Groups hope cash, ads sway voting
Two sugar-backed committees set the pace for independent groups spending millions to influence primaries.
By ADAM C. SMITH
Published September 2, 2006
If Rod Smith beats Jim Davis for the Democratic gubernatorial nomination, the upset will be among the sweetest in Florida's political history.
That's because the Florida sugar industry is throwing its economic muscle behind Smith in a huge way. Political committees funded mainly by Florida sugar corporations spent roughly $4-million in August trying to help state Sen. Smith win the nomination, campaign finance reports released Friday show.
It is the most striking, but by no means the only, case of independent groups spending heavily in the final weeks of the primary election. Republican and Democratic voters alike are getting pounded on TV, radio, mail and phone with often nasty political messages from organizations few people have ever heard of.
The Conservative Values Coalition, heavily funded by groups wanting expanded gambling in Florida, is trying to hurt Republican gubernatorial candidate Tom Gallagher's appeal among conservatives by calling him a gambling supporter. A mystery group called ElectionWatch is telling Tampa Bay Republicans that state Senate candidate Kim Berfield was caught pressing the vote buttons of other House members to pass her own bill. The doctor-backed People for a Better Florida has unleashed mailers basically calling Berfield's Republican rival, Frank Farkas, sleazy.
"To some extent this is now part of the new norm," Republican consultant Cory Tilley said. "They help provide distance between nasty attacks and the candidates. In the past, the candidates had to do the nasty attacks themselves."
Among the millions of dollars flowing in and out of dozens of "527" organizations, so-called for the section of the IRS code that regulates them, two sugar-backed groups, Florida's Working Families and the Coalition for Justice and Equality, stand out. They are putting more money into the Democratic primary on behalf of Smith than Smith has raised for his own campaign.
"Without their $4-million, Rod Smith's campaign would virtually cease to exist," said Josh Earnest, U.S. Rep. Davis' campaign spokesman.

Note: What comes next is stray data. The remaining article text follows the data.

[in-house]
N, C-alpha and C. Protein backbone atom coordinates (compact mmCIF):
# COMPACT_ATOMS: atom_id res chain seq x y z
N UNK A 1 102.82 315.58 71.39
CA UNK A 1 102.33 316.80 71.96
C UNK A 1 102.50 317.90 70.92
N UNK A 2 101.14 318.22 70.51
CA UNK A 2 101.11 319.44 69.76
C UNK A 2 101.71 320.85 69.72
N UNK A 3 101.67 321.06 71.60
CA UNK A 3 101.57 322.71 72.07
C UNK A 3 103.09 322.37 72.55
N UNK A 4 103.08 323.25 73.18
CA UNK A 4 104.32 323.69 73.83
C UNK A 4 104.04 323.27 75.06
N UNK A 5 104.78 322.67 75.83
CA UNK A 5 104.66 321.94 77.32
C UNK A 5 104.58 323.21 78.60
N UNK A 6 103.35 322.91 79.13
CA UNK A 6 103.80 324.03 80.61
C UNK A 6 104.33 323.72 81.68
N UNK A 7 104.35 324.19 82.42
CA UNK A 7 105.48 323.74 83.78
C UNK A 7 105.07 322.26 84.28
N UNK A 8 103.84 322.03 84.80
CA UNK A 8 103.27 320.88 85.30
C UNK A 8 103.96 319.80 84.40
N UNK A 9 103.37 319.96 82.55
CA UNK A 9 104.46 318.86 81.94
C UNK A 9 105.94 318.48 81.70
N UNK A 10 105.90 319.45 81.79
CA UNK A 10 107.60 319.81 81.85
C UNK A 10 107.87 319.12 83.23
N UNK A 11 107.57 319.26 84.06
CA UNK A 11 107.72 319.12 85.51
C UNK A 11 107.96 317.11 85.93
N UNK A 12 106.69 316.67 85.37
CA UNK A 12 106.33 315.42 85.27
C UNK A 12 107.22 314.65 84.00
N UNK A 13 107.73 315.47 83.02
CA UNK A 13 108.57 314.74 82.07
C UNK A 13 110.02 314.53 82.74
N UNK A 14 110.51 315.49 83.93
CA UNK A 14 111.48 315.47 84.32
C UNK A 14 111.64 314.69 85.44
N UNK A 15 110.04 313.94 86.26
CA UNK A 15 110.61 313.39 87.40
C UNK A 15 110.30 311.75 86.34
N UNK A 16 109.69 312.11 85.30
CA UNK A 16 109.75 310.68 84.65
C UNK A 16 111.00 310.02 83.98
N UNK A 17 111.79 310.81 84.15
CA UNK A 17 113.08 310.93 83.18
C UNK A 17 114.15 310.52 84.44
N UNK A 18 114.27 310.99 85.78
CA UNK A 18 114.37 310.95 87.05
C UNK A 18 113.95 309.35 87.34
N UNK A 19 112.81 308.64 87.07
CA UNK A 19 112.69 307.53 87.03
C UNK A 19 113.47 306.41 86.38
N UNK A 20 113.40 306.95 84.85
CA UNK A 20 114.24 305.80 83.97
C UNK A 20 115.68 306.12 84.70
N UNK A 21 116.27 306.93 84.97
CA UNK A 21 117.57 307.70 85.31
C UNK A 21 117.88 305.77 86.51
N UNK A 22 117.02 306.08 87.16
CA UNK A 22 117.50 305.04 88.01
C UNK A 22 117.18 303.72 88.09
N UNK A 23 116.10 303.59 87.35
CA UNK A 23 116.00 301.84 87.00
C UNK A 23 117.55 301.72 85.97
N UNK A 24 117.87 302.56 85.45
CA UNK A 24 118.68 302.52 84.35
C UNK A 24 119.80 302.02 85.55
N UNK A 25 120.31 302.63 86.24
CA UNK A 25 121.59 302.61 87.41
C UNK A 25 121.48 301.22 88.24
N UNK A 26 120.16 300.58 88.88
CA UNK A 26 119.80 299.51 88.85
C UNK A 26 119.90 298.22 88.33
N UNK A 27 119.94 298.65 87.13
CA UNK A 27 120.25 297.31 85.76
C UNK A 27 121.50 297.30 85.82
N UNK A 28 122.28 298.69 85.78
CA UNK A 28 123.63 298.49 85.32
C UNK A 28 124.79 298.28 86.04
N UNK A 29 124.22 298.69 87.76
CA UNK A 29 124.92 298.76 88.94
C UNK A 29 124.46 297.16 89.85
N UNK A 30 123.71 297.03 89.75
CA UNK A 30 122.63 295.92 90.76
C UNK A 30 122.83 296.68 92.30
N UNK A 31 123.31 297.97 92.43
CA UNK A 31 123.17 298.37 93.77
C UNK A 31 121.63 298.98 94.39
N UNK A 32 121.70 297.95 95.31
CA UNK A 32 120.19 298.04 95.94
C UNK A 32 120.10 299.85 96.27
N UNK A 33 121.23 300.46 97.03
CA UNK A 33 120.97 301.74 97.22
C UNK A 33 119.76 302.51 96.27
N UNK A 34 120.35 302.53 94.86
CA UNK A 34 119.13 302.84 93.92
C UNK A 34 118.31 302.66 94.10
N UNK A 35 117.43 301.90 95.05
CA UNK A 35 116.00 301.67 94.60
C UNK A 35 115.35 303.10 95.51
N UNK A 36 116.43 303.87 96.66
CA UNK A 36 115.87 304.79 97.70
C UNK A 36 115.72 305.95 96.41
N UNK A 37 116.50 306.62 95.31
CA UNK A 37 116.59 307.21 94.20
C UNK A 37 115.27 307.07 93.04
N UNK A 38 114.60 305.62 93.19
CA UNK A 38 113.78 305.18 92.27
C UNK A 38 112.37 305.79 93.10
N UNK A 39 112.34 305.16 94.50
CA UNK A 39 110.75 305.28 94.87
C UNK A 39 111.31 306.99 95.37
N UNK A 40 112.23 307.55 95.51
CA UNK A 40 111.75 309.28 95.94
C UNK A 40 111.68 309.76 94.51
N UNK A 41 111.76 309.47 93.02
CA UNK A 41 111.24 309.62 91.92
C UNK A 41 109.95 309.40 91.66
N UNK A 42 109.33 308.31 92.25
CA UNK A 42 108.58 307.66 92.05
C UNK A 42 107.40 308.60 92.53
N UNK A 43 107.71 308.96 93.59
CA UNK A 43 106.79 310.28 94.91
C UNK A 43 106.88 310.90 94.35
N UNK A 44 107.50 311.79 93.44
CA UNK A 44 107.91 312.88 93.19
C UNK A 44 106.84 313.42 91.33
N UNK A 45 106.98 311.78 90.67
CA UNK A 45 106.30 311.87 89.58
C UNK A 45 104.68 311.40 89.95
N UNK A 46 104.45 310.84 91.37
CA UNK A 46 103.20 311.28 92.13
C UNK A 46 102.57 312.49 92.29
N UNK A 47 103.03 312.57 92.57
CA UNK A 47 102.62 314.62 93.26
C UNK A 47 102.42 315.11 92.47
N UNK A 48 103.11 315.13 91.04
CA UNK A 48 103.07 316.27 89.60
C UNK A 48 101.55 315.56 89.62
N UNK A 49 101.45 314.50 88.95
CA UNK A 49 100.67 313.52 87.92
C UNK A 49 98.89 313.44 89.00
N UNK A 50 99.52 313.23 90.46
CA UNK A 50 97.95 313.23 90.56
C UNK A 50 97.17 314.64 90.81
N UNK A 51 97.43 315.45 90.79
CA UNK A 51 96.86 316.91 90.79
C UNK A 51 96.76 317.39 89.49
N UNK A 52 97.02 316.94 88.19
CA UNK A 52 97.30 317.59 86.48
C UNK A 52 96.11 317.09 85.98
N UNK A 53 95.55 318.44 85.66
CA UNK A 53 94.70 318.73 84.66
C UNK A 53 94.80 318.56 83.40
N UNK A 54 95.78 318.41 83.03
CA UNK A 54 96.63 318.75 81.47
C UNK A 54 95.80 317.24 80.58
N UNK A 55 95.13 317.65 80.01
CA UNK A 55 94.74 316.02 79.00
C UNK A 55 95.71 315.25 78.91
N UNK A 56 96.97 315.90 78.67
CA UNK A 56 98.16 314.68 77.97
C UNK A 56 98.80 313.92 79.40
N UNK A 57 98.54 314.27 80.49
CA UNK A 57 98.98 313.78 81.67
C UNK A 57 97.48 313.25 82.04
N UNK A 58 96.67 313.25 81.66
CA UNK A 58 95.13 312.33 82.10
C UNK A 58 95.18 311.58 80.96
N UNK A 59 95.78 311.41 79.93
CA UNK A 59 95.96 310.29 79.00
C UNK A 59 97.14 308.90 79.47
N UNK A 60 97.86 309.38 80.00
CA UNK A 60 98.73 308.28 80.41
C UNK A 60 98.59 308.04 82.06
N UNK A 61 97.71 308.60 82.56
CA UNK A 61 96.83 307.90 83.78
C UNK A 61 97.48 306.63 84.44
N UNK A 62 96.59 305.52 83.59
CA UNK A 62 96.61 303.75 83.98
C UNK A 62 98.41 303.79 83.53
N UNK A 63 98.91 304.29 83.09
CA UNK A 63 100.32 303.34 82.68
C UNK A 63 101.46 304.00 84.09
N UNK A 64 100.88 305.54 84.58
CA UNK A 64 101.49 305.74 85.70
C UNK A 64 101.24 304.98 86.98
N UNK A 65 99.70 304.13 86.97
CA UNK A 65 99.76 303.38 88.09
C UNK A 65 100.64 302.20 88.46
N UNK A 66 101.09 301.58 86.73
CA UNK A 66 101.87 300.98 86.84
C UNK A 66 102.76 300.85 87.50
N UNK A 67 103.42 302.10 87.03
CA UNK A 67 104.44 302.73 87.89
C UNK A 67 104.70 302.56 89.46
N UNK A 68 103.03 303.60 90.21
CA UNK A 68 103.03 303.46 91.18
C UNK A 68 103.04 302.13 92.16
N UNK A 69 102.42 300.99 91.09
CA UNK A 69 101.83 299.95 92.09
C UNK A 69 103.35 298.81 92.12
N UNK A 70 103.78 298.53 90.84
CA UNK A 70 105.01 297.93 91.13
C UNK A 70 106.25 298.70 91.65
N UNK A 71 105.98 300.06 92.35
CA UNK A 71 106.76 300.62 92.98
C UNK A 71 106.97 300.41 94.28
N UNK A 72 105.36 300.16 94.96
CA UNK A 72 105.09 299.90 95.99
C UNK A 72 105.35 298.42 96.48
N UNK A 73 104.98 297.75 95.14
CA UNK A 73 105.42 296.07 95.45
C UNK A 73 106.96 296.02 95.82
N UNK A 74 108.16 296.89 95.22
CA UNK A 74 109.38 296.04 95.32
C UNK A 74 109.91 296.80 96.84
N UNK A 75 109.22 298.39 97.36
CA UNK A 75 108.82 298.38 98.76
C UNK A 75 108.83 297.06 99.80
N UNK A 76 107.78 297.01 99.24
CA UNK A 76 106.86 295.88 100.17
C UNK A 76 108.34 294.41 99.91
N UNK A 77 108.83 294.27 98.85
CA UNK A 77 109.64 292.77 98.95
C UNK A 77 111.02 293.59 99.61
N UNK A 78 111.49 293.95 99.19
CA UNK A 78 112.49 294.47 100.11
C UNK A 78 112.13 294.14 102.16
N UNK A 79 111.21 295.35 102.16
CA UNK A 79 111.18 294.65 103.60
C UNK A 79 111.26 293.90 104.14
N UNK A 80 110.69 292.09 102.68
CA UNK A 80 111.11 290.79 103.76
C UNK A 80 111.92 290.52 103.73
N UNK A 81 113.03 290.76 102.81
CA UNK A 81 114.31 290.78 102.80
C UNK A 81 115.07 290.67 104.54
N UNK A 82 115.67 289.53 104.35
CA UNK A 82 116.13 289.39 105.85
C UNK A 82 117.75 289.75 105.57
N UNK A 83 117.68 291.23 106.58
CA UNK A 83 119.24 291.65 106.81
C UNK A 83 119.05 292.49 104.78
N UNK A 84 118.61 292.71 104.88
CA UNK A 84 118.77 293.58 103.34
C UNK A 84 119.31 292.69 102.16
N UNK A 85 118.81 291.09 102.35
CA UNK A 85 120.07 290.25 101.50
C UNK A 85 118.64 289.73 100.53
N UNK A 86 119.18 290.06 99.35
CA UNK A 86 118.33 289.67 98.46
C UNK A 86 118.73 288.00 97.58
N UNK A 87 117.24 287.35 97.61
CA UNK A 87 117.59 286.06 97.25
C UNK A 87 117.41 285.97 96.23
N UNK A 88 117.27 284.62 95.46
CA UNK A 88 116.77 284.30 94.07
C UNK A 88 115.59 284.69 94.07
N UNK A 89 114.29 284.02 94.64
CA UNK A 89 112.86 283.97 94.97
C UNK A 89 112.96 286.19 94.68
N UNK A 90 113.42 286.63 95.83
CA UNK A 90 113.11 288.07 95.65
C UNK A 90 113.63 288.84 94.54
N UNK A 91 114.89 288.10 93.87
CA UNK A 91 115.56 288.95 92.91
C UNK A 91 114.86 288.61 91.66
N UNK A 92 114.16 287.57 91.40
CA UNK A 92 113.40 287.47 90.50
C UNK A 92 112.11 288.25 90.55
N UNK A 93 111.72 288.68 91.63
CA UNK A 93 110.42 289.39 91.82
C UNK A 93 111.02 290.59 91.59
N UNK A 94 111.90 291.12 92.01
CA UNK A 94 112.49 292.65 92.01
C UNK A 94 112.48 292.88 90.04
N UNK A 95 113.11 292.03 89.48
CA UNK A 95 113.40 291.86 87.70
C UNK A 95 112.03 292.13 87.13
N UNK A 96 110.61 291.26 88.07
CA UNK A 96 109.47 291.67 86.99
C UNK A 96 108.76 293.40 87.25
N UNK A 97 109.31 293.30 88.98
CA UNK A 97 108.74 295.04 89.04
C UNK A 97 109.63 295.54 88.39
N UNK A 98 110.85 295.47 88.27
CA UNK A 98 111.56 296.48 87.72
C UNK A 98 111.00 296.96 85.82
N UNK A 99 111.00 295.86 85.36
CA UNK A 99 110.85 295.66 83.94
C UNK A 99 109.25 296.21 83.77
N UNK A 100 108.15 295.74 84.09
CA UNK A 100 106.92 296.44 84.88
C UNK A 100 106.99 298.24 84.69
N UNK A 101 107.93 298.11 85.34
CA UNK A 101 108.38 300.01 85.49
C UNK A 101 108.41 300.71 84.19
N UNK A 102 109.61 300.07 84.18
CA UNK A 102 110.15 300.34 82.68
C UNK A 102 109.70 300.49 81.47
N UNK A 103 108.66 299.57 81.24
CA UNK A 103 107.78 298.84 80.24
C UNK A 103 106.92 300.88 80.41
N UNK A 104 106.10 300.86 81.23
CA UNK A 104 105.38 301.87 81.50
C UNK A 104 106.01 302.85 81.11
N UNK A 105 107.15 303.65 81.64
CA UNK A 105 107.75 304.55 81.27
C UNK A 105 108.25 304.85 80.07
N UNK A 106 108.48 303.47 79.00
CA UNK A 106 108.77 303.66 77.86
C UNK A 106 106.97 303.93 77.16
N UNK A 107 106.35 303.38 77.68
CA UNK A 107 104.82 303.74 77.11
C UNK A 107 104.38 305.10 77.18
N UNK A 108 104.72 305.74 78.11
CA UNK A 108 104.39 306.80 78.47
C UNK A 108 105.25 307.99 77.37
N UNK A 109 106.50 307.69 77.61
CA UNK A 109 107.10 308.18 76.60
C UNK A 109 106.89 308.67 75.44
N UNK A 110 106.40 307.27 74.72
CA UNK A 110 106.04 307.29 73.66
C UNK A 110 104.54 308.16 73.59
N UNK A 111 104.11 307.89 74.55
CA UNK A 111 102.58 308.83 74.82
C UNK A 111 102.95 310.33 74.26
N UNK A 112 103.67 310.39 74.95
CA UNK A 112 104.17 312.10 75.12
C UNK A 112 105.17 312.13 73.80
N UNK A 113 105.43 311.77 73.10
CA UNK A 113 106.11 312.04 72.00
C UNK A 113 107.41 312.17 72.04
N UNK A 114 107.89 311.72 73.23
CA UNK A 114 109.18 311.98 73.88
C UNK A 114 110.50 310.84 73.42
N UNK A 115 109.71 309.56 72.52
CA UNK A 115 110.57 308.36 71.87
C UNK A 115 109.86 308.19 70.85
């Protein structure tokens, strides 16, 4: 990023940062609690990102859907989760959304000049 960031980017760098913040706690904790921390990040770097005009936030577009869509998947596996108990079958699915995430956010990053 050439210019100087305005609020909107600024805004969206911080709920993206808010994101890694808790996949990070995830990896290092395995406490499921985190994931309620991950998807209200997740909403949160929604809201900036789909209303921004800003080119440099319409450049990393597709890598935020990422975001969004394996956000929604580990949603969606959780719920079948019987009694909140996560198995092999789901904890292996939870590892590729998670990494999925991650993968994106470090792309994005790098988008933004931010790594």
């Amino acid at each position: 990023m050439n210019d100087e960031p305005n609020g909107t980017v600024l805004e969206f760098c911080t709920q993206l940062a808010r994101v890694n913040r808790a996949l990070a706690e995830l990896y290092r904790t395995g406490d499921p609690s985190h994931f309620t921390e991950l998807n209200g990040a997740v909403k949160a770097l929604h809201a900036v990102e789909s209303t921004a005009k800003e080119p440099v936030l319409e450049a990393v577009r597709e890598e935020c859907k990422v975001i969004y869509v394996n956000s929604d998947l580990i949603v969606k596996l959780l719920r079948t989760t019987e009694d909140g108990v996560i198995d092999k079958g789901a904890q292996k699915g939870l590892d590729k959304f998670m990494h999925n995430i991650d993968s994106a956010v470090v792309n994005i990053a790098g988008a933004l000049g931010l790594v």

Smith, campaigning through North Florida on Friday, repeatedly joked that he only used NutraSweet in his iced tea. While he has distanced himself from some attacks on Davis, Smith said the independent groups are simply a political fact of life today.
"As long as campaigns are allowed to go on like this, it's going to go on," Smith said. "The great irony is there's no way that anything I would do would not be scrutinized at the heaviest level. My independence has been proven."
U.S. Sugar vice president Robert Coker brushed off suggestions that Smith would be beholden to the industry reviled by some environmentalists. "Rod Smith is an independent guy," Coker said. "... Our industry over the years has literally raised hundreds of thousands of dollars for former Sen. Bob Graham. I don't believe Jim Davis thinks Bob Graham is beholden to anybody."
Graham is a Davis supporter and on Friday denounced the aggressive campaign against Davis by the sugar-backed committees.
"I think this has enormous negative implications," Graham said. "You can imagine ... the lesson that's going to be delivered to the young politician who has aspirations of higher office if you get on the wrong side on any of these big interests ... that may sink your future, so you better be very accommodating to those interests."
Through radio and TV ads, mailers and phone calls to Democrats, the sugar committees have hammered Davis for missing congressional votes while running for governor, for 16 years ago voting against restitution for two black men wrongly convicted of murder and for voting against a minimum wage increase (he voted only against an obscure amendment to that bill).
"The campaign does not know 90 percent of what hits (from these sugar groups) until it hits," said Screven Watson, a top adviser to the Smith campaign who also lobbies for U.S. Sugar.
On the other side, Mary Barley, of Save Our Everglades, has started a 527 political committee that is financing TV commercials attacking Smith's vote in 2003 to delay Everglades funding.
She touted spending $1-million on the campaign, but hadn't filed the finance reports by Friday's deadline. The major financier to most of her nonprofit groups is a family friend, philanthropist Paul Tudor Jones II.
A Mason-Dixon poll conducted Monday through Wednesday found Davis leading among Democrats with 40 percent support to Smith's 33 percent.
Times staff writers Jennifer Liberto, Alex Leary and Joni James contributed to this report. Adam C. Smith can be reached at email@example.com or (727) 893-8241.
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